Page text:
UK furniture manufacturers face serious resource problems if restrictions are placed on the movement of labour to the UK from other EU countries as a result of Brexit.
A British Furniture Manufacturers (BFM) survey of companies, accounting for an estimated 9% of total production employees across the industry, shows that 34% of employees are non-UK nationals from the EU.
Half the businesses surveyed predicted that if curbs were placed on this source of labour, the industry’s skills shortages would worsen, notably among upholsterers, sewers, frame assemblers and wood machinists.
Of the 50 companies that took part in the survey, 52% said they relied on the skills of non-UK EU labour. Some even suggested that any restrictions on accessing this workforce could result in moving more or part of production abroad. The sector that expressed most concern was upholstery, particularly among larger volume producers, some of which employ fewer UK nationals than migrant EU labour.
In-house training, together with apprentice recruitment, was in the plans of most businesses faced with possible labour restrictions, particularly among larger employers about to be affected by the Apprentice Levy (from April 2017).
Also worrying employers was having a ready supply of skilled labour to enable businesses to perform efficiently and meet fluctuating needs. There was clear concern about recruiting British workers of quality, interested in working in a factory environment. Multi-skilling was suggested as one way to meet a skills gap.
36% of the sample is already experiencing problems in recruiting and/or retaining EU labour from outside the UK, with some evidence that Romanian and Polish workers were returning home. One company said the UK was no longer being spoken about, as a place to work, among family and friends.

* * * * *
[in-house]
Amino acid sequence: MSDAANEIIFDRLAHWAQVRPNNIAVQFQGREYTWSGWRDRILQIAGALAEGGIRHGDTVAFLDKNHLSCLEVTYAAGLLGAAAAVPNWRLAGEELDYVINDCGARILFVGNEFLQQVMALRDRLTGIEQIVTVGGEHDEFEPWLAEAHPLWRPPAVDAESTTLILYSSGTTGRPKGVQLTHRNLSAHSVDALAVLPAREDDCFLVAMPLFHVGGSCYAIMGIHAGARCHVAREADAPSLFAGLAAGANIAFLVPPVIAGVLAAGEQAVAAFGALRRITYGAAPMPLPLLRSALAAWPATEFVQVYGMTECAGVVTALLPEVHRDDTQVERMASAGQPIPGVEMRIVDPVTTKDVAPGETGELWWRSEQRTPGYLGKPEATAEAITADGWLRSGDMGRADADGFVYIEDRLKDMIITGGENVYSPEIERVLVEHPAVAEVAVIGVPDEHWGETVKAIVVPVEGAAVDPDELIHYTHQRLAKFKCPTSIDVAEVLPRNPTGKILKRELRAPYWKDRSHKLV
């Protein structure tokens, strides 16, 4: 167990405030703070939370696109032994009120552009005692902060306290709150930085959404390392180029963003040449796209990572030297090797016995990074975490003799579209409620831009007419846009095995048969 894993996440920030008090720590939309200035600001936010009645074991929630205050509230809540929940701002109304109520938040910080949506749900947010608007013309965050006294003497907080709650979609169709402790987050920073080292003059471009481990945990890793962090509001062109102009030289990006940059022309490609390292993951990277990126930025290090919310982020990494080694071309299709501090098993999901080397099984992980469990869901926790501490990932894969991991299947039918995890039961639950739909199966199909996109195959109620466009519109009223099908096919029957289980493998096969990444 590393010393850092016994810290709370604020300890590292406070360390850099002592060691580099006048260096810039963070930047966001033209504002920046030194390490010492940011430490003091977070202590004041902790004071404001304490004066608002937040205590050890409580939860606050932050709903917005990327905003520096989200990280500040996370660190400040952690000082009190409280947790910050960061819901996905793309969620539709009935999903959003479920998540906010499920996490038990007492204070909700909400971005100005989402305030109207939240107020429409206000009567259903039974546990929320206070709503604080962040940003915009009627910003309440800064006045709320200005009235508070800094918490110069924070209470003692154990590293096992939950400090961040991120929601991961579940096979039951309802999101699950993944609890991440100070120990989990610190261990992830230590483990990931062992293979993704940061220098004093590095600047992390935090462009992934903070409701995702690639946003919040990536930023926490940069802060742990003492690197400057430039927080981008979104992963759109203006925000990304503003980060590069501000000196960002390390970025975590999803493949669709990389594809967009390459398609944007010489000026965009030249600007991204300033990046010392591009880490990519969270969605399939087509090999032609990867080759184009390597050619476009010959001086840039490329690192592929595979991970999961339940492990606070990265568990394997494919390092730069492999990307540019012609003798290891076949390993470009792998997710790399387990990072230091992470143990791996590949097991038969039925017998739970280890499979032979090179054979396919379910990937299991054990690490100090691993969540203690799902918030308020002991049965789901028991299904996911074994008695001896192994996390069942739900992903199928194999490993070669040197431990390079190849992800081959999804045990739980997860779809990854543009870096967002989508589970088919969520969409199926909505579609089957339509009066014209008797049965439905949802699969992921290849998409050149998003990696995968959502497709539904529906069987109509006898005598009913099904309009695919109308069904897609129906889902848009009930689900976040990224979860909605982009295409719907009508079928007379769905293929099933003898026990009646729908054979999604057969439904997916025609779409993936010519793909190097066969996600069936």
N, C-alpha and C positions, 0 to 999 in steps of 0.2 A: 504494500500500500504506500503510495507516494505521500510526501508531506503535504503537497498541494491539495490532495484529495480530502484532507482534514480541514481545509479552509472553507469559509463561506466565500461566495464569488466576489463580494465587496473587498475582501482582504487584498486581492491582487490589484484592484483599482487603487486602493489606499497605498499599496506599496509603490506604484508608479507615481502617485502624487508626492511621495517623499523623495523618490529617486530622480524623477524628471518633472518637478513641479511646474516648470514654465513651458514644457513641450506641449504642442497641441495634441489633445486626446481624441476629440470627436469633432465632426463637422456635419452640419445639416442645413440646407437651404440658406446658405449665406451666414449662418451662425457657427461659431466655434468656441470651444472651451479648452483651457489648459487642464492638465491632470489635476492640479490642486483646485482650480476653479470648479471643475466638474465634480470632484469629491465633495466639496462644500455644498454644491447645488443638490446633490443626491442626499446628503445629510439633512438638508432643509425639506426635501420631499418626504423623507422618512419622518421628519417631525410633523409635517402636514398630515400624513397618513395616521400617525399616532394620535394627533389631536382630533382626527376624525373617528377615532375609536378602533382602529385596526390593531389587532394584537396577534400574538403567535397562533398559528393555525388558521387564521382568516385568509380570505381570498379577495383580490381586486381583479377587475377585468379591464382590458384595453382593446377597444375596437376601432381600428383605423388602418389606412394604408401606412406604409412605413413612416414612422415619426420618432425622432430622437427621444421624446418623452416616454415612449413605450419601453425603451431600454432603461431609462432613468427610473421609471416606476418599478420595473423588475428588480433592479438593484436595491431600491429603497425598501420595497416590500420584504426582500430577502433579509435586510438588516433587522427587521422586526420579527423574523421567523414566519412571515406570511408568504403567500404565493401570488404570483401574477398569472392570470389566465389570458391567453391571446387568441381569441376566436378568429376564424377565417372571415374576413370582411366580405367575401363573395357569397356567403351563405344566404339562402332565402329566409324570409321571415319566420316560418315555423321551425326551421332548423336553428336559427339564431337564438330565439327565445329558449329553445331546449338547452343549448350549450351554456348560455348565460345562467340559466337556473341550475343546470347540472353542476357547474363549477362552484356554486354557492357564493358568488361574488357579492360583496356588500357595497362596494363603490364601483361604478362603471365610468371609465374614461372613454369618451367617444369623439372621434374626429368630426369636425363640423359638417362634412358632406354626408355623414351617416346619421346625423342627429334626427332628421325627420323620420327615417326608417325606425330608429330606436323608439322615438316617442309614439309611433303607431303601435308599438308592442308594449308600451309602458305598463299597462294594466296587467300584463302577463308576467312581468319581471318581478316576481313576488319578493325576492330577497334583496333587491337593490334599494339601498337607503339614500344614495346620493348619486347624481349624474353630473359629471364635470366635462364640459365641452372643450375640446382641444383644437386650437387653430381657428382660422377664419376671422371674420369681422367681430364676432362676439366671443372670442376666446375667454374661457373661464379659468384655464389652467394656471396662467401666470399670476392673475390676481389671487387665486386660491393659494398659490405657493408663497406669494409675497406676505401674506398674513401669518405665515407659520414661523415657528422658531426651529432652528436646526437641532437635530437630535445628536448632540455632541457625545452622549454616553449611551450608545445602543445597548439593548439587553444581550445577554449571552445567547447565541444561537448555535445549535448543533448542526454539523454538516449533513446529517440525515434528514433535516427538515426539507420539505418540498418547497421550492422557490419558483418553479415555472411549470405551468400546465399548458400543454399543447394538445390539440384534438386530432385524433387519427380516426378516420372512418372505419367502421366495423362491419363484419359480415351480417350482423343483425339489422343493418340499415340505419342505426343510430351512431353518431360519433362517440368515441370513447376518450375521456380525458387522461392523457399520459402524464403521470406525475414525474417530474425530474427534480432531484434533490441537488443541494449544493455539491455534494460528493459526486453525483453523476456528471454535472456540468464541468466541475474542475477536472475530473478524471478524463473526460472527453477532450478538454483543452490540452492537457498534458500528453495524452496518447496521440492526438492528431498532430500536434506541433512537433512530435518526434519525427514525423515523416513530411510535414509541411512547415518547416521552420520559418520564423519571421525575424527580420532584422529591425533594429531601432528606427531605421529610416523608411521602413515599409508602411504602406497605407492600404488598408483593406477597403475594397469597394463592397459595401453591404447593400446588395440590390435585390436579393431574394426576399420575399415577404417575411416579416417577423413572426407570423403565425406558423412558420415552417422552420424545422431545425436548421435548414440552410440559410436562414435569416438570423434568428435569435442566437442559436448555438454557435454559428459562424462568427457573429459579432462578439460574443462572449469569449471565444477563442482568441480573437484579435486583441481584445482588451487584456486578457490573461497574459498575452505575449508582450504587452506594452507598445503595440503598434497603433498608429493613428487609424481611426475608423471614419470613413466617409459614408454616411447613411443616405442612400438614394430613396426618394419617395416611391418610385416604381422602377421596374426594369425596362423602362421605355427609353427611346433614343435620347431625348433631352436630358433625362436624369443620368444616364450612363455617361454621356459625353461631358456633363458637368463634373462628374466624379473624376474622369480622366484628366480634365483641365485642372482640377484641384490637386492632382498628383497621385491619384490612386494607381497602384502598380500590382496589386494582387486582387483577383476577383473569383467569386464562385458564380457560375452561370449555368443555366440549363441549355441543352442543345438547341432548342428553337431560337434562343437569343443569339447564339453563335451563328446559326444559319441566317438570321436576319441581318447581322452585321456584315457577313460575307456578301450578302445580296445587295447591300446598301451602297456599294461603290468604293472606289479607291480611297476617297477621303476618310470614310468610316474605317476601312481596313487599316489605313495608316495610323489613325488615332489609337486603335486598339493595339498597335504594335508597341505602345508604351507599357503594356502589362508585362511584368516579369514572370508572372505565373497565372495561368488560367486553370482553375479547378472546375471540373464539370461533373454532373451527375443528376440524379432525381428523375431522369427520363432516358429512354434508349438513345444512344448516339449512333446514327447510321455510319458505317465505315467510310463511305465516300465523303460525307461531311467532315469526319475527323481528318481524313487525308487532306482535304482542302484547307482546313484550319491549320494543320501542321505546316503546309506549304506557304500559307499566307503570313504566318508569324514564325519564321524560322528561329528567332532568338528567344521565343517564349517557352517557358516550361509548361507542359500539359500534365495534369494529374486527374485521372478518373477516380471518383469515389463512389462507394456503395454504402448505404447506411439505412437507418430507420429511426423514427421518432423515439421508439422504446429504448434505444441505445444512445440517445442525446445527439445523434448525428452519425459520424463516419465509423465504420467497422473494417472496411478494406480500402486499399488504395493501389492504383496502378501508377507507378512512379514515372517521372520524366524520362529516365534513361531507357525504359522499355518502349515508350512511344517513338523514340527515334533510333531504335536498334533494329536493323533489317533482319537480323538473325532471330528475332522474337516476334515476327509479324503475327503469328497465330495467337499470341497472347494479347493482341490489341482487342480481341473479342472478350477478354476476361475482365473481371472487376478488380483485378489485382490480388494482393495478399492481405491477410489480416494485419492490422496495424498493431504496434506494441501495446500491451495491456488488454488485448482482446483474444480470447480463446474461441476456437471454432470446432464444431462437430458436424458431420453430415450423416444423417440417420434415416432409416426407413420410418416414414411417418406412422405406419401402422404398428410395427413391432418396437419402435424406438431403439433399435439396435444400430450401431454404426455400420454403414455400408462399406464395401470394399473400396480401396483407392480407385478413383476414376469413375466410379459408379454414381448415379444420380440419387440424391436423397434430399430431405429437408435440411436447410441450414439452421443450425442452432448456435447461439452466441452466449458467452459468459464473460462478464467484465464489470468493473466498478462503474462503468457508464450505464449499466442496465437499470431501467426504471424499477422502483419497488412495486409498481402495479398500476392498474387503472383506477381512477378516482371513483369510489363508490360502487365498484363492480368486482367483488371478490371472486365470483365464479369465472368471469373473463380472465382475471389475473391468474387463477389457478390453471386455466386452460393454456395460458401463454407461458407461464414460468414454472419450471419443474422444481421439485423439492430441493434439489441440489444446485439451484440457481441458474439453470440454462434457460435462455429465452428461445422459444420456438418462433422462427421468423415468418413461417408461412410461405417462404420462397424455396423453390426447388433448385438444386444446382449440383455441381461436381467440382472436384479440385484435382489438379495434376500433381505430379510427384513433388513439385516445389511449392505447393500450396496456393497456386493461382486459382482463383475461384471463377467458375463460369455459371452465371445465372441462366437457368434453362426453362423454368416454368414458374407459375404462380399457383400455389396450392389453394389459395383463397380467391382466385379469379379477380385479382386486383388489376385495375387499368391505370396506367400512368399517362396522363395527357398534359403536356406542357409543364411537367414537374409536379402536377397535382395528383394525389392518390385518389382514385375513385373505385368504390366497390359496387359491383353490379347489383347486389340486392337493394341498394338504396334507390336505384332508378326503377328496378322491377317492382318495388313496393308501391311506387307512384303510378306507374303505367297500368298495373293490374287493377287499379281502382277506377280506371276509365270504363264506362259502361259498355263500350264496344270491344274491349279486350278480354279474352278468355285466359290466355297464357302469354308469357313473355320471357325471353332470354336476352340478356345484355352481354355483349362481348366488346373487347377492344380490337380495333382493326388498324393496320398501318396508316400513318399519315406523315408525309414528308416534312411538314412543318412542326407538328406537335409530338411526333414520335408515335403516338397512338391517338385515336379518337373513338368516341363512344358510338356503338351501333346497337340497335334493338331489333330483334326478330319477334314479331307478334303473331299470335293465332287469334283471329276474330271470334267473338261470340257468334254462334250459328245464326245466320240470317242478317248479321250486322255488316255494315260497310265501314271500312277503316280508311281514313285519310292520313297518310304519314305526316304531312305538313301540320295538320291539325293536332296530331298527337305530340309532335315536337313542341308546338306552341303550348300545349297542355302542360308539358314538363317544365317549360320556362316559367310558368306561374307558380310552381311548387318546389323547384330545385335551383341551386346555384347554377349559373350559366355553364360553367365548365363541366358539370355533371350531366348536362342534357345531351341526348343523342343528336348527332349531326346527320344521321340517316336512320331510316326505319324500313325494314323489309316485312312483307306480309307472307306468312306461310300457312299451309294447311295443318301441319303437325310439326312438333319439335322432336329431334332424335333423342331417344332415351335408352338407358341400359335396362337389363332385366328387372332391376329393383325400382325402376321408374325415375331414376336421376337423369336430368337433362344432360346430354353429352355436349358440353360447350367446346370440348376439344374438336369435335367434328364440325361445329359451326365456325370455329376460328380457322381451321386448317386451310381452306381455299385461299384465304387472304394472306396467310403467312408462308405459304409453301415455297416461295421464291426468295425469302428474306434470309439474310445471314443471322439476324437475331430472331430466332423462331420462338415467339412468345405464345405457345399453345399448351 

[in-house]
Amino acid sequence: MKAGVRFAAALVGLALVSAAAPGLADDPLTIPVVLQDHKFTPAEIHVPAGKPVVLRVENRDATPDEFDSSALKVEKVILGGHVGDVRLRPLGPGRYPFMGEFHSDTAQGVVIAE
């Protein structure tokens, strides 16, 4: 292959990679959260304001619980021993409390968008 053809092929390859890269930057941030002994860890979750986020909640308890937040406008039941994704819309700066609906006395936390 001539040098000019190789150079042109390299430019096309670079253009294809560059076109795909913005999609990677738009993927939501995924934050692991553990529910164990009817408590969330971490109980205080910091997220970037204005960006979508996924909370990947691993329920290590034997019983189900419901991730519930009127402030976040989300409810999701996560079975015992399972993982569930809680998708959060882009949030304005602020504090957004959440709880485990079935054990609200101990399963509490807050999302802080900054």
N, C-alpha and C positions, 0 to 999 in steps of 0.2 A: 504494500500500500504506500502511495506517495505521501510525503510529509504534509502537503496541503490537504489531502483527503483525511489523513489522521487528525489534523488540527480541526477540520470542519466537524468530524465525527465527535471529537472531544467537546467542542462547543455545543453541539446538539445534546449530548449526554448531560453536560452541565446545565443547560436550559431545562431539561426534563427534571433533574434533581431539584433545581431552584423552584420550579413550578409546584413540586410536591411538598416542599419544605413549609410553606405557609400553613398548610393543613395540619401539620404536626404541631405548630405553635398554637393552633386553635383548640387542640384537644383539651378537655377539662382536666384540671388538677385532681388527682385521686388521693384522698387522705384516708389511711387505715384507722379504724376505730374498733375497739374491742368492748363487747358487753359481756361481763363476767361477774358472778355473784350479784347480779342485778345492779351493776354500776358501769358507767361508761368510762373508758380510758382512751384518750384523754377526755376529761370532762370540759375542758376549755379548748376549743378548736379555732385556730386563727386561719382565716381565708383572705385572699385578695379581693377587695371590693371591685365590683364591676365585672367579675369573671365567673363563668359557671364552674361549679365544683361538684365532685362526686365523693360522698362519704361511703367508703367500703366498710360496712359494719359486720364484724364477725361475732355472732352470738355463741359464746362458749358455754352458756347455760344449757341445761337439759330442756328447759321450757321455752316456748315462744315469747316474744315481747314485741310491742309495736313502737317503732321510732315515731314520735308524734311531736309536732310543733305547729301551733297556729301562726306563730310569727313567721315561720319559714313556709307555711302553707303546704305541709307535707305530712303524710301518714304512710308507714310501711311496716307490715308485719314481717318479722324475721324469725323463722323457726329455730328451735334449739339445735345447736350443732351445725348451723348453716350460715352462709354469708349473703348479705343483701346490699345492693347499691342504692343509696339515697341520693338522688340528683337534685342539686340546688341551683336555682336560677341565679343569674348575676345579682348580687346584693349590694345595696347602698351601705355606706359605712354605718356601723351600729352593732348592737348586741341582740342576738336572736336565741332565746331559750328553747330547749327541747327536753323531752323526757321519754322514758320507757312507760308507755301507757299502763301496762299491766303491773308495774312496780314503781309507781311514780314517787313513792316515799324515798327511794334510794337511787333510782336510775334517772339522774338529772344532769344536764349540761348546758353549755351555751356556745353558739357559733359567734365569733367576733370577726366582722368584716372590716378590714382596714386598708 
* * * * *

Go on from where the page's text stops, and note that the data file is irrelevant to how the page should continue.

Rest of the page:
The survey also asked companies how long it would take to adequately train replacement labour. Responses varied dependent on the level of skill required and local labour availability. The most common replies were up to six months (42%), followed by up to 12 months (25%). One third of the sample considered 18 months or more would be necessary.
One company – a small bespoke maker of kitchens, bathrooms, living rooms and bedrooms – commented: “While we do not have any particular problems at the present time, we can envisage a situation whereby – if EU labour is withdrawn from other furniture companies – this will create a general shortage of skilled people and force up wage rates. We think it is likely that it would be well-nigh impossible to find replacement skilled workers or even to find labour to train!”
Says BFM MD Jackie Bazeley: “It is essential for the sustainability of the industry that we address the skills gap through education and training. However, this cannot be accomplished overnight and therefore any restrictions placed on recruiting labour from the EU has to have a transition period whereby companies can upskill current employees and/or recruit and train new ones.
“With the advent of the apprenticeship levy, the BFM will be working with peer organisations and Occupational Awards (OAL) to ensure that companies make the most of all that the levy offers. However companies should now be looking to take advantage of an opportunity to use current apprenticeship funding to upskill current workers.”
The survey findings will now be presented to the British Furniture Confederation with a view to putting a case to Government about the industry’s concerns to foster and retain the skills it needs to function.
The BFM survey was conducted by email across a sample of 50 companies (employing a total of 5267 production workers), representing an estimated 9% of total production employees in the UK furniture industry – applying the total sample against the official total industry figure in employment (80,000) in the UK furniture manufacturing industry and using the formula 3:1 production vs admin/sales/support staff, equating to 60,000 production employees.
The full report can be found on the BFM website.